Rathmullan is a small, picturesque seaside village on the western shores of Lough Swilly in Co. Donegal. In 1607 the Flight of the Earls took place just outside the village in a place called Carolina Bay. This marked the end of the Gaelic chieftain rule in Ireland, a major point in Irish history.
Some other points of interest in the village are:
- The ruins of a Carmelite Friary built by Eogan Rua McSweney in 1516.
- A fortified ‘battery’ near the pier built in anticipation of a potential invasion by the French during the Napoleonic wars.
Rathmullan in the 1800s
A Topographical Dictionary of Ireland (1837) described Rathmullan as follows:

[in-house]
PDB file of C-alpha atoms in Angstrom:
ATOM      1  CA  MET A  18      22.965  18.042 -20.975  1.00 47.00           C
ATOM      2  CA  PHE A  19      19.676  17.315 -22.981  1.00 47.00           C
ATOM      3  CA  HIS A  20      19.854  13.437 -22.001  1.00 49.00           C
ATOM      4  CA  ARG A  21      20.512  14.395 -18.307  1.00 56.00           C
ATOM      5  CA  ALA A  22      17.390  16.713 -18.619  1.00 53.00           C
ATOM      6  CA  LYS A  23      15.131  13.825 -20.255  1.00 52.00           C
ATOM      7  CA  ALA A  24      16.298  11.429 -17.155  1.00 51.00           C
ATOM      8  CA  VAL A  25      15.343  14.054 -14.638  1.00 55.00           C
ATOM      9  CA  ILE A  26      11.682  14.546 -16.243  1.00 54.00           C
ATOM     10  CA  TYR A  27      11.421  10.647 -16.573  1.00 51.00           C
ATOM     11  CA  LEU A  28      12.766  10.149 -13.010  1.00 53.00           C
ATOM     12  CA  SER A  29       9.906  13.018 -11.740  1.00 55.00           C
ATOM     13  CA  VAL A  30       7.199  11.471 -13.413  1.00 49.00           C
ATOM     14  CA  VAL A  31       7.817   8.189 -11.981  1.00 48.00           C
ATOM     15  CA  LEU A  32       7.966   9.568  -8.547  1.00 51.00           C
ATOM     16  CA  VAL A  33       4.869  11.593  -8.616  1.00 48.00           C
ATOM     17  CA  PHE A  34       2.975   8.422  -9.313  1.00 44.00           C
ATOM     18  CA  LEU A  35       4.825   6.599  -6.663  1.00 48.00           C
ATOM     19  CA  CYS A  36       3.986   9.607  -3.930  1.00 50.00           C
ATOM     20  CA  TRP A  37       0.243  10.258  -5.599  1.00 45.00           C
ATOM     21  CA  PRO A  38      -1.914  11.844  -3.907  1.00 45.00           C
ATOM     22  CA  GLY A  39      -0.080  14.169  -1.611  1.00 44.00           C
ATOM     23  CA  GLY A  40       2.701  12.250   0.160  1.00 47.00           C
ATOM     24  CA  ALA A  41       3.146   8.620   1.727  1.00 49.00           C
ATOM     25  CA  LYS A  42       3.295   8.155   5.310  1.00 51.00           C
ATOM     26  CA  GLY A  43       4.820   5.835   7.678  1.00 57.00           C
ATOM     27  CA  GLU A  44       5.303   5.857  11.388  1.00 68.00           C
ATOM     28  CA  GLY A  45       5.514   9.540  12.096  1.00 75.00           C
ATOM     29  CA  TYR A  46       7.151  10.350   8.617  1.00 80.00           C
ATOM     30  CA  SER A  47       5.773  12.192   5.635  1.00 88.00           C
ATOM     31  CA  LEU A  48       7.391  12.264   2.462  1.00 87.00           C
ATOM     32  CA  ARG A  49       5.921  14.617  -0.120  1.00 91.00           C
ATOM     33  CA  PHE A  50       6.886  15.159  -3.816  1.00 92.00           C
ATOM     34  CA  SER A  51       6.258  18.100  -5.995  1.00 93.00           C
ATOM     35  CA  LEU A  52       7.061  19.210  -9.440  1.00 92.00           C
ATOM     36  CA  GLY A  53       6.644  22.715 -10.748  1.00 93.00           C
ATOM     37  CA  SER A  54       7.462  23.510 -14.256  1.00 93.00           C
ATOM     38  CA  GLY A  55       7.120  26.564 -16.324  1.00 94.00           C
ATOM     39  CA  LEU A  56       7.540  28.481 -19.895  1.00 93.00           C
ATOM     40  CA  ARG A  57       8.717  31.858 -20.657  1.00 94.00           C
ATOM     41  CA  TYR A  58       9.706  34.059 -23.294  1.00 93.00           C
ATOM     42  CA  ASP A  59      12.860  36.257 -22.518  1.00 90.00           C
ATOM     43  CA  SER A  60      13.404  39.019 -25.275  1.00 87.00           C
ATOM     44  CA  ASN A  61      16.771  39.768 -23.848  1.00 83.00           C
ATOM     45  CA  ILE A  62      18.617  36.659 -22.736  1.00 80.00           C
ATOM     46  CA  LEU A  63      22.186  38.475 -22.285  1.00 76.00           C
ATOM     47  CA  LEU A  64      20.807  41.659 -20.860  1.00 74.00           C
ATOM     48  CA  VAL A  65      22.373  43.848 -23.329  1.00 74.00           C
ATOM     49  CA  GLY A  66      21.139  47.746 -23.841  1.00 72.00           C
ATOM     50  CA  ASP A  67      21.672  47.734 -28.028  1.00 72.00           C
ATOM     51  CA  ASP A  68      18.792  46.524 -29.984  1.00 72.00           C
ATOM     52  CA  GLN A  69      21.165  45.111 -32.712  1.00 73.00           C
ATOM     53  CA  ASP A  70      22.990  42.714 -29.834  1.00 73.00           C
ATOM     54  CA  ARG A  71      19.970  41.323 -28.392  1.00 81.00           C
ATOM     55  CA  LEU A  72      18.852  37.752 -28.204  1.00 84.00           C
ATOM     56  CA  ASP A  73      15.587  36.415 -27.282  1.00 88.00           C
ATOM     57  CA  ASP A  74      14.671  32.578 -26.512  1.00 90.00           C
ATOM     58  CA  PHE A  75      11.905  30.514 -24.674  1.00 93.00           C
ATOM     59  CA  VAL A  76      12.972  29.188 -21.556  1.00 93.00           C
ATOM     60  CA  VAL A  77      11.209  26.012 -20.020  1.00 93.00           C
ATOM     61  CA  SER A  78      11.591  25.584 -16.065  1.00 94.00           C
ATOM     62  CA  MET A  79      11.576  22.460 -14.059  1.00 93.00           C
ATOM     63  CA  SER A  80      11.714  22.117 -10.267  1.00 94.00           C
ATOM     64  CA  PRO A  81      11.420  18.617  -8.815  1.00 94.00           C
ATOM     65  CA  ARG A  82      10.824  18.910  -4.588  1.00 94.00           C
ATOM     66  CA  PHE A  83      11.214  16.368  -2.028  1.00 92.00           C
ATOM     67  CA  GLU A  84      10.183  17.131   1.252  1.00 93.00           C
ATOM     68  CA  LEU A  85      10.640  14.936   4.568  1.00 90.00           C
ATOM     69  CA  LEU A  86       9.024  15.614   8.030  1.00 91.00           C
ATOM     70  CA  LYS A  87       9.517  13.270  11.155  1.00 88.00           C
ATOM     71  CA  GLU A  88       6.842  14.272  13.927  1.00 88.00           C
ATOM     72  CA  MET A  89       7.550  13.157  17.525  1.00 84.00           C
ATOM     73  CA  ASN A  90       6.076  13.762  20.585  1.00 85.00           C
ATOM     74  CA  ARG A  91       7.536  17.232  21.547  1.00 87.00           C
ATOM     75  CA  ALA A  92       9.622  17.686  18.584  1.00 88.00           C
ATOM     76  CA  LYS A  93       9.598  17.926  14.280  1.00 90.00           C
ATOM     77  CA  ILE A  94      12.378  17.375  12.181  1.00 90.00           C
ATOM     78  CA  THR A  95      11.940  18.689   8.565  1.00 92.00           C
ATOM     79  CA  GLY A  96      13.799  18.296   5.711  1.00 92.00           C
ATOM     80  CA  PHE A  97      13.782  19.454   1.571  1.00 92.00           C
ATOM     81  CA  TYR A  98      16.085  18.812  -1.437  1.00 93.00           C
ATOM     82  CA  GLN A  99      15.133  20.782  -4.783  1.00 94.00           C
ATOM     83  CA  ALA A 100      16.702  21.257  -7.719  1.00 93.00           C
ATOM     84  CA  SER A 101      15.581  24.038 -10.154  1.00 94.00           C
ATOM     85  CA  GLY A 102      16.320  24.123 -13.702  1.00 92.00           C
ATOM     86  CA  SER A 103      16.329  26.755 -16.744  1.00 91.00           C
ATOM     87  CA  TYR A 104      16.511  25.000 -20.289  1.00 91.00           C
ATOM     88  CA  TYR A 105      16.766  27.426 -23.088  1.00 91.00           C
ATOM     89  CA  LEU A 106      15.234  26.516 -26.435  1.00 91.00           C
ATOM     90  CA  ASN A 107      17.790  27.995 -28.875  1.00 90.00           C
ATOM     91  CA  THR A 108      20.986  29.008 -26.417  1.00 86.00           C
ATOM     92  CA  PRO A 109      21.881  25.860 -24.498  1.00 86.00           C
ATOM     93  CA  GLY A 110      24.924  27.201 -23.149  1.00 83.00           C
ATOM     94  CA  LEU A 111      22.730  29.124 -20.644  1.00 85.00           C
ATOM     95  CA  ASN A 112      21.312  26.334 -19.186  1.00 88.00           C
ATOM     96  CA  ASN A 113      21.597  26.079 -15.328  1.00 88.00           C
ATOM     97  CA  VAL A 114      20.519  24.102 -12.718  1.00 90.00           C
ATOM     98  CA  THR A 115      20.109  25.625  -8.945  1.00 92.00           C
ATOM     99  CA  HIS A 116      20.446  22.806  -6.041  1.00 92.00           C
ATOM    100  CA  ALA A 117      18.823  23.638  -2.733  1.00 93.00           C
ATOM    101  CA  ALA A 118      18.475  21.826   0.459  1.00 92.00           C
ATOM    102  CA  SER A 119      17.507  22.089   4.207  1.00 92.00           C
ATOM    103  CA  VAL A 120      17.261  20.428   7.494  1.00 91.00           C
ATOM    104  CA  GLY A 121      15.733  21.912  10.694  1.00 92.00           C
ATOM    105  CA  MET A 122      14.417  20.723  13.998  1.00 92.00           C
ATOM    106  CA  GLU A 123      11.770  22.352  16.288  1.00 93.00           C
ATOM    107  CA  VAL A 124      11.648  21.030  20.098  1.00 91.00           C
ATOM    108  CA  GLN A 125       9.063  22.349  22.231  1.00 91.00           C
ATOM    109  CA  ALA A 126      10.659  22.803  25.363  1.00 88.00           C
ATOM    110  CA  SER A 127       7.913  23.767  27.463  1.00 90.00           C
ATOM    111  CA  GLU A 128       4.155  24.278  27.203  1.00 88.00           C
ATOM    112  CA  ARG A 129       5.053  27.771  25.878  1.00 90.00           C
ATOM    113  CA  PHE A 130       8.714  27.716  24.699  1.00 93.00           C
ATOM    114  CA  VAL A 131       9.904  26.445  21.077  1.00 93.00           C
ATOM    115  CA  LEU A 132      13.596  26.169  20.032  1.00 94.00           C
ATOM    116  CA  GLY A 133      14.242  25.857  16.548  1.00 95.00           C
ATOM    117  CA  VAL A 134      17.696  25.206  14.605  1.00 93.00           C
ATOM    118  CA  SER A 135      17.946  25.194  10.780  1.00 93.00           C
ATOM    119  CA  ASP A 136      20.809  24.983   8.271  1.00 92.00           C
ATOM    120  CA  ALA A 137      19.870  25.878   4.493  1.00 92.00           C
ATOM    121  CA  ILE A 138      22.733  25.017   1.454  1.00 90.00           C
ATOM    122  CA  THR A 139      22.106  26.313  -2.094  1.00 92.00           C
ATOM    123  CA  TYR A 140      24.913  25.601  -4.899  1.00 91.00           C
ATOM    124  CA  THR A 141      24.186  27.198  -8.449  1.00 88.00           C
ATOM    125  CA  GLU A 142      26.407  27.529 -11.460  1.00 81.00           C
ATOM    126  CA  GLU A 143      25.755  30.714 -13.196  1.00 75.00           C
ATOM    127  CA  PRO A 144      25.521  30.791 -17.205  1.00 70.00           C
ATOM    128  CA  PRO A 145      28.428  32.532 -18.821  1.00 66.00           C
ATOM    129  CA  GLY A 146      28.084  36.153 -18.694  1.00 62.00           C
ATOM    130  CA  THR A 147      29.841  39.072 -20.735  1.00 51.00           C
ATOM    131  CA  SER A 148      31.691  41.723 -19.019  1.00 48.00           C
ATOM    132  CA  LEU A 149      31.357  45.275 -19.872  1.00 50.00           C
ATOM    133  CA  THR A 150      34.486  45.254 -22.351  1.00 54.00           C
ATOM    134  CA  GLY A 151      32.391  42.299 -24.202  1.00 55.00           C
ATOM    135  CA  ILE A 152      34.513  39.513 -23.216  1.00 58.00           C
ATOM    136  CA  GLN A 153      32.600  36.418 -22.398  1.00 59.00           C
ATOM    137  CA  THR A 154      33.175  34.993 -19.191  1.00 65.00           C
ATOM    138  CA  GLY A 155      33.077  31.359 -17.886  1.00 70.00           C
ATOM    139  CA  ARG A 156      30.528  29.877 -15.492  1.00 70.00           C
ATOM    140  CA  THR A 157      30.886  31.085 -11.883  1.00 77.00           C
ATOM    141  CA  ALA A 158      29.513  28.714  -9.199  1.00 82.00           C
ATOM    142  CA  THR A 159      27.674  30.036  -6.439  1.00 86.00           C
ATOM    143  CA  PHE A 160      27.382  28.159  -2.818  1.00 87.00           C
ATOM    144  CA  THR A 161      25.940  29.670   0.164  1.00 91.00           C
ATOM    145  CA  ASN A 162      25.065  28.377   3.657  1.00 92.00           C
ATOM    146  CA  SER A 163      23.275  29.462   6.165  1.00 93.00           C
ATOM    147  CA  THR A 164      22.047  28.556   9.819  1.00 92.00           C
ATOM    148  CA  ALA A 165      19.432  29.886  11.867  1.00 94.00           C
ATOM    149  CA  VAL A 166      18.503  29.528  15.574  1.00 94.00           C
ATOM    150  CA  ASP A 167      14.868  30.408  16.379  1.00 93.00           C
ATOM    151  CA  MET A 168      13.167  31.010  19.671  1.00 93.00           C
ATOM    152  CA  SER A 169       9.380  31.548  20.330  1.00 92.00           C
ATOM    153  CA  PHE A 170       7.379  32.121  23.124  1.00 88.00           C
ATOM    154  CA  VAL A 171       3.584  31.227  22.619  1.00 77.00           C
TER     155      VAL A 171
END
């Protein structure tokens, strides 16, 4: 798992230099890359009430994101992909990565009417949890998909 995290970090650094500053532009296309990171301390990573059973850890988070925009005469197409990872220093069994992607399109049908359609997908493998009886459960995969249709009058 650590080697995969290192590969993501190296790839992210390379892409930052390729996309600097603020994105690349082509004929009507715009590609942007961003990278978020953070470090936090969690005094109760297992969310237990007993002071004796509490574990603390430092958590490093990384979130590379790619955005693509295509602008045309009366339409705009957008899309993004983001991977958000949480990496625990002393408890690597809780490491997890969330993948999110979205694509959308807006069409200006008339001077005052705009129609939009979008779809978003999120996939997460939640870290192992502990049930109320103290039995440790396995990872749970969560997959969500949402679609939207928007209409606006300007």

“RATHMULLEN, a small sea-port, in the parish of KILLYGARVAN, barony of KILMACRENAN, county of DONEGAL, and province of ULSTER, 5 miles (N.) from Ramelton: the population is returned with the parish. It is situated on the western shore of Lough Swilly, and consists of one main street: it has a penny post to Ramelton, and is both a constabulary police and coastguard station, the latter being included in the district of Dunfanaghy: petty sessions are held here. There are some remains of a religious house built by Mac Swine Fanagh, for Carmelites or White friars, and dedicated to the Blessed Virgin; also of a castle, said to have been built by him, which was destroyed at the time of the Reformation, but afterwards rebuilt by Bishop Knox. Part of this castle was for some time used as the parish church, previous to the erection of the present edifice.”
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